Demographic Factors

Parents’ gender, age, educational level, employment status, and ethnicity were assessed in the baseline questionnaire. Educational level was categorized as high, intermediate, or low. High level was defined as higher professional education or academic higher education; intermediate level as senior secondary vocational education, senior general secondary education, or university preparatory education; and low educational level as preparatory secondary vocational education or lower [38]. Employment status was defined as unemployed if they did not have a part-time or a full-time job. Parents’ ethnicity was determined based on their own parents’ country of birth (grandparents of the infant). A parent was of Dutch ethnicity if both grandparents were born in the Netherlands. If one of the grandparents was born in another Western country, a parent was of other Western ethnicity. If both grandparents were born in another Western or non-Western country, ethnicity was determined by the grandmother’s country of birth [38].

Family situation, number of children, child’s gender, age, and ability to crawl or walk were reported. Family situation was defined as single parent, or living with child or children and other parent or caregiver. Number of children in the family was dichotomized as first child in the family or second child or more children in the family. Crawling of the child was assessed and defined as an infant’s ability to crawl on hands and knees and/or crawl on their tummy and/or shuffle on their bottom (yes/no).

Parent Evaluation of the E-Health4Uth Home Safety Module

Parents in the E-Health4Uth home safety intervention were asked to evaluate the E-Health4Uth home safety intervention module immediately after completing the module. Unless stated otherwise, all evaluation items were assessed on a 5-point Likert scale ranging from totally disagree (=1) to totally agree (=5).

An objective measure of parents’ exposure to the intervention was obtained from the log-in data from the intervention registration, which stored information on parents’ use of the intervention, including receipt of the tailored safety advice and completion of an implementation-intention plan.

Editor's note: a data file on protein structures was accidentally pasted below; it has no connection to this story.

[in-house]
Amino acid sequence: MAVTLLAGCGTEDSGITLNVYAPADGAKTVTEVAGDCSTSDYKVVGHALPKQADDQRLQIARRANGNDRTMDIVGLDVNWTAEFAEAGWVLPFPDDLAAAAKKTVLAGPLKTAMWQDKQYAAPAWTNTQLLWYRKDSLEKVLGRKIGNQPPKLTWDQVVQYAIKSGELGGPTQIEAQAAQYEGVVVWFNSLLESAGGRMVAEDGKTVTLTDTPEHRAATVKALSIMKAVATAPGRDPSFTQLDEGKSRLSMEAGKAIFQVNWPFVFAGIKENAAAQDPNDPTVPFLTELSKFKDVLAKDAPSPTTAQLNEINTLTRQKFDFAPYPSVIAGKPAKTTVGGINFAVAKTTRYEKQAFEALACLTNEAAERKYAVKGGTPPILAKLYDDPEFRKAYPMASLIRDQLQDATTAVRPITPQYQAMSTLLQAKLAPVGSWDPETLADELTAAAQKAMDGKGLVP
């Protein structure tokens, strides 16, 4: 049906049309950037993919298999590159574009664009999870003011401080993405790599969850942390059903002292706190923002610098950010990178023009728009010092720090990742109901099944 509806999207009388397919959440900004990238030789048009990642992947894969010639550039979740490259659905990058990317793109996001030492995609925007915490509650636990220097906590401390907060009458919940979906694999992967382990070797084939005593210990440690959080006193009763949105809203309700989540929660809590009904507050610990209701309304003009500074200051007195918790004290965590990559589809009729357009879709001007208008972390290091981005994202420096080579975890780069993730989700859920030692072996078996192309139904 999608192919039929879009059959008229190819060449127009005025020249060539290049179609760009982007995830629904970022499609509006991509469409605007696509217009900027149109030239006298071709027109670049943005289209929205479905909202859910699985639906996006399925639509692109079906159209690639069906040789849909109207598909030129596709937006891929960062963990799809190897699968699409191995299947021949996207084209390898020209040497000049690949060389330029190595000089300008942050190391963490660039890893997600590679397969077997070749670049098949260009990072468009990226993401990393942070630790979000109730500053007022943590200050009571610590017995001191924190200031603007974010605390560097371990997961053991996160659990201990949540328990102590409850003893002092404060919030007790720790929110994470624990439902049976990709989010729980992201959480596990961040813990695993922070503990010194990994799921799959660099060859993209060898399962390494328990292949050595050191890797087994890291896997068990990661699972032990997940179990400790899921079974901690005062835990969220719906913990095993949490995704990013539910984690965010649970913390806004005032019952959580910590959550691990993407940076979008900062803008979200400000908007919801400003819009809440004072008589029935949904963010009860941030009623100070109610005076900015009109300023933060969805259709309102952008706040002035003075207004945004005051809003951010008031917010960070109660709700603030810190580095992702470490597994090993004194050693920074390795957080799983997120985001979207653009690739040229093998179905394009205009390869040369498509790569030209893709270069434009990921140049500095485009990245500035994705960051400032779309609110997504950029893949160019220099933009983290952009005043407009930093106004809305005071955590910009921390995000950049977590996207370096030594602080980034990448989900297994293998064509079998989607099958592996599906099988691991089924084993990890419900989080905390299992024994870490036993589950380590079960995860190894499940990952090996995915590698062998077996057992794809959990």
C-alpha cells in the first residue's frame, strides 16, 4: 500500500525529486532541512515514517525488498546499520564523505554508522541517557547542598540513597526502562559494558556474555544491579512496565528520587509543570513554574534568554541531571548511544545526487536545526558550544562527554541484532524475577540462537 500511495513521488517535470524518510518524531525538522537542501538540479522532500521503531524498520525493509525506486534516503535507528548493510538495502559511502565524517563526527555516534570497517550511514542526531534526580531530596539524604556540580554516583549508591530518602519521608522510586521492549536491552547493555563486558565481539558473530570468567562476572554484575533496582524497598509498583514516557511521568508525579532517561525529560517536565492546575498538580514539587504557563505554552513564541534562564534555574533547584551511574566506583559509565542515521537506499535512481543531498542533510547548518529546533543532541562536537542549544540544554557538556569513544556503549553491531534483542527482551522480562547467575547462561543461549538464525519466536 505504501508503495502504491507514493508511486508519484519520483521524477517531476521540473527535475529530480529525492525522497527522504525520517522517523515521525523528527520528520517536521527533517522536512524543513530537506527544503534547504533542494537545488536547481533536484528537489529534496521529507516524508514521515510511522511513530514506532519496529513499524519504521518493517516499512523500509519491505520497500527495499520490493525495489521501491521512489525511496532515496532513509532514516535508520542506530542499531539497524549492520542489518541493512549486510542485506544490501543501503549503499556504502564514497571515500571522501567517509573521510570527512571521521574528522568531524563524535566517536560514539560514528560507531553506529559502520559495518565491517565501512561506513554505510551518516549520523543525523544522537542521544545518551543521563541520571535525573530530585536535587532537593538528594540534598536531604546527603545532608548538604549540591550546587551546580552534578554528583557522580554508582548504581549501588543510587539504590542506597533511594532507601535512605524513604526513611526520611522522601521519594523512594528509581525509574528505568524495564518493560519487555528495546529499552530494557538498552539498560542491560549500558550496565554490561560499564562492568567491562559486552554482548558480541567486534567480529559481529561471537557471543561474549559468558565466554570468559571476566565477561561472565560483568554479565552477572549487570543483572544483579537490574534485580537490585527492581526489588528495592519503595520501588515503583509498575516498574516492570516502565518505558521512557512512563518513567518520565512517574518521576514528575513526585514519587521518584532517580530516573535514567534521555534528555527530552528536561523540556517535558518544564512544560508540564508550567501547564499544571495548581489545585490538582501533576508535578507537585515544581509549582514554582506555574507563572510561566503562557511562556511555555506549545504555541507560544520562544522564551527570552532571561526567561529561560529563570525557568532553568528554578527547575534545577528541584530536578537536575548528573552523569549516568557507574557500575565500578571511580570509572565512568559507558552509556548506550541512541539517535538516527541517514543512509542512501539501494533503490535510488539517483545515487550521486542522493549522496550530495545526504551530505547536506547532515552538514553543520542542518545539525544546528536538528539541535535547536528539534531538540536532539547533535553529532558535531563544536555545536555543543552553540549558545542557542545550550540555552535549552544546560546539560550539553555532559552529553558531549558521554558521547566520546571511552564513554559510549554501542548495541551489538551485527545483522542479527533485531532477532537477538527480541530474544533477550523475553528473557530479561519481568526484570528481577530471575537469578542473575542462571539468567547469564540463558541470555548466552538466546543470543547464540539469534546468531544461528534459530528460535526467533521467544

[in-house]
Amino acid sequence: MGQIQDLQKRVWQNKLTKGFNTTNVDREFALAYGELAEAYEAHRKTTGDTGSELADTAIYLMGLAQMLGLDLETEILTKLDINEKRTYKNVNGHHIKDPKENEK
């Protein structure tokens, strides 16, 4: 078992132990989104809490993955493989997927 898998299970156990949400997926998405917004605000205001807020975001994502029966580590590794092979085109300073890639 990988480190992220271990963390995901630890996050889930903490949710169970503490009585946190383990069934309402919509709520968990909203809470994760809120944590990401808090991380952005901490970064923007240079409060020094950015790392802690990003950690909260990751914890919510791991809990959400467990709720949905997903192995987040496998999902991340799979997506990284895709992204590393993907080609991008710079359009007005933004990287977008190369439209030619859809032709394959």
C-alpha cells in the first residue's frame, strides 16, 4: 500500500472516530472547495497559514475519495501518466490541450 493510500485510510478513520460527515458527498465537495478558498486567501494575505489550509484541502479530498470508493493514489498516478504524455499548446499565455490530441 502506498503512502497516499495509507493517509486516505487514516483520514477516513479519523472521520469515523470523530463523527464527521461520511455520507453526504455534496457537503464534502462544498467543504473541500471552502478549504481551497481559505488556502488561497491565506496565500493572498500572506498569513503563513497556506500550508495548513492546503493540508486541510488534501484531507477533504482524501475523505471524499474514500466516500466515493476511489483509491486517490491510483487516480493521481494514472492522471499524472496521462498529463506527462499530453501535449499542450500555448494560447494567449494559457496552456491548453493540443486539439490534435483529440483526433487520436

Parents’ evaluation of the E-Health4Uth home safety intervention was assessed immediately after receiving the tailored safety advice and formulating an implementation-intention plan, by using a Web-based evaluation form. Parents reported the following items on the evaluation forms: the reading of the Web-based tailored safety advice (read completely, read partly, or did not read their advice); whether they found the advice to be reliable, understandable, relevant, useful, and motivating to take action; their intention to change their behavior with regard to falls, poisoning, drowning, and burns (yes/no); whether it was easy or difficult to complete an implementation-intention plan (from very difficult to very easy); time needed to answer the questions and read the safety advice (in minutes); whether they perceived this time to be long or short (from very long to very short); the ease of use of the E-Health4Uth home safety intervention (from very difficult to very easy); and whether they perceived it as being a pleasant source of information (from very unpleasant to very pleasant). Furthermore, they rated the E-Health4Uth home safety intervention on a scale from 1 (most negative) to 10 (most positive).

Parent and Health Care Professional Evaluation of the Well-Baby Visit

Parents and child health care professionals in the E-Health4Uth home safety intervention were asked to evaluate the well-baby visit, including the discussion of the tailored safety advice, immediately after the well-baby visit at approximately age 11 months.